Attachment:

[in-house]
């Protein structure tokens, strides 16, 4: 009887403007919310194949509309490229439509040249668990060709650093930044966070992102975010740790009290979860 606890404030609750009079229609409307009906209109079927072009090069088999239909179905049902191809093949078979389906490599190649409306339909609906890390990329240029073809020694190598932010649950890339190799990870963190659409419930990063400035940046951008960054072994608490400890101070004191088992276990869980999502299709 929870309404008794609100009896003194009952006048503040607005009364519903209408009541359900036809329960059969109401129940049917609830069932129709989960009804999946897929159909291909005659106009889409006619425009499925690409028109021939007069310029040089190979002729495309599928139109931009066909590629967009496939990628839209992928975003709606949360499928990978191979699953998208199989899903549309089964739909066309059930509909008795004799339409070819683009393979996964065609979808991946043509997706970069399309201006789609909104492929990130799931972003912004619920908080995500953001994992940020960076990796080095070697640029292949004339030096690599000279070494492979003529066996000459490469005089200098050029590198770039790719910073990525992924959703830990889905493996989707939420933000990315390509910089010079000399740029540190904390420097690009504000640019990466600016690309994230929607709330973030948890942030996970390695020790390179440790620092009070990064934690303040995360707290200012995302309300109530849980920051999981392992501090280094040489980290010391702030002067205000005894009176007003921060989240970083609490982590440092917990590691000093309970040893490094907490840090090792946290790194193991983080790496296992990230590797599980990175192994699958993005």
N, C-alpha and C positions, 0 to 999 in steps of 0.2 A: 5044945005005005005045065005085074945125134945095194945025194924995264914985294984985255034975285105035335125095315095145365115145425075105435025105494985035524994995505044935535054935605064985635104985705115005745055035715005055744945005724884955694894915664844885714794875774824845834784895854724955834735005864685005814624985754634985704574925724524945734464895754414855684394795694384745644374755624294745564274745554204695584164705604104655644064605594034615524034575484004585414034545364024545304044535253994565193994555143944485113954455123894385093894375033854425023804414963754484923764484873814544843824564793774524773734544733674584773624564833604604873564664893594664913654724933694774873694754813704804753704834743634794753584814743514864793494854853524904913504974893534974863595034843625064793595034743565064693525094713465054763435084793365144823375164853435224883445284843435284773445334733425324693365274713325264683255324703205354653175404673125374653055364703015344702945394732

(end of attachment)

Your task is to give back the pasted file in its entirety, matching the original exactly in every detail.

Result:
[in-house]
């Protein structure tokens, strides 16, 4: 009887403007919310194949509309490229439509040249668990060709650093930044966070992102975010740790009290979860 606890404030609750009079229609409307009906209109079927072009090069088999239909179905049902191809093949078979389906490599190649409306339909609906890390990329240029073809020694190598932010649950890339190799990870963190659409419930990063400035940046951008960054072994608490400890101070004191088992276990869980999502299709 929870309404008794609100009896003194009952006048503040607005009364519903209408009541359900036809329960059969109401129940049917609830069932129709989960009804999946897929159909291909005659106009889409006619425009499925690409028109021939007069310029040089190979002729495309599928139109931009066909590629967009496939990628839209992928975003709606949360499928990978191979699953998208199989899903549309089964739909066309059930509909008795004799339409070819683009393979996964065609979808991946043509997706970069399309201006789609909104492929990130799931972003912004619920908080995500953001994992940020960076990796080095070697640029292949004339030096690599000279070494492979003529066996000459490469005089200098050029590198770039790719910073990525992924959703830990889905493996989707939420933000990315390509910089010079000399740029540190904390420097690009504000640019990466600016690309994230929607709330973030948890942030996970390695020790390179440790620092009070990064934690303040995360707290200012995302309300109530849980920051999981392992501090280094040489980290010391702030002067205000005894009176007003921060989240970083609490982590440092917990590691000093309970040893490094907490840090090792946290790194193991983080790496296992990230590797599980990175192994699958993005």
N, C-alpha and C positions, 0 to 999 in steps of 0.2 A: 5044945005005005005045065005085074945125134945095194945025194924995264914985294984985255034975285105035335125095315095145365115145425075105435025105494985035524994995505044935535054935605064985635104985705115005745055035715005055744945005724884955694894915664844885714794875774824845834784895854724955834735005864685005814624985754634985704574925724524945734464895754414855684394795694384745644374755624294745564274745554204695584164705604104655644064605594034615524034575484004585414034545364024545304044535253994565193994555143944485113954455123894385093894375033854425023804414963754484923764484873814544843824564793774524773734544733674584773624564833604604873564664893594664913654724933694774873694754813704804753704834743634794753584814743514864793494854853524904913504974893534974863595034843625064793595034743565064693525094713465054763435084793365144823375164853435224883445284843435284773445334733425324693365274713325264683255324703205354653175404673125374653055364703015344702945394732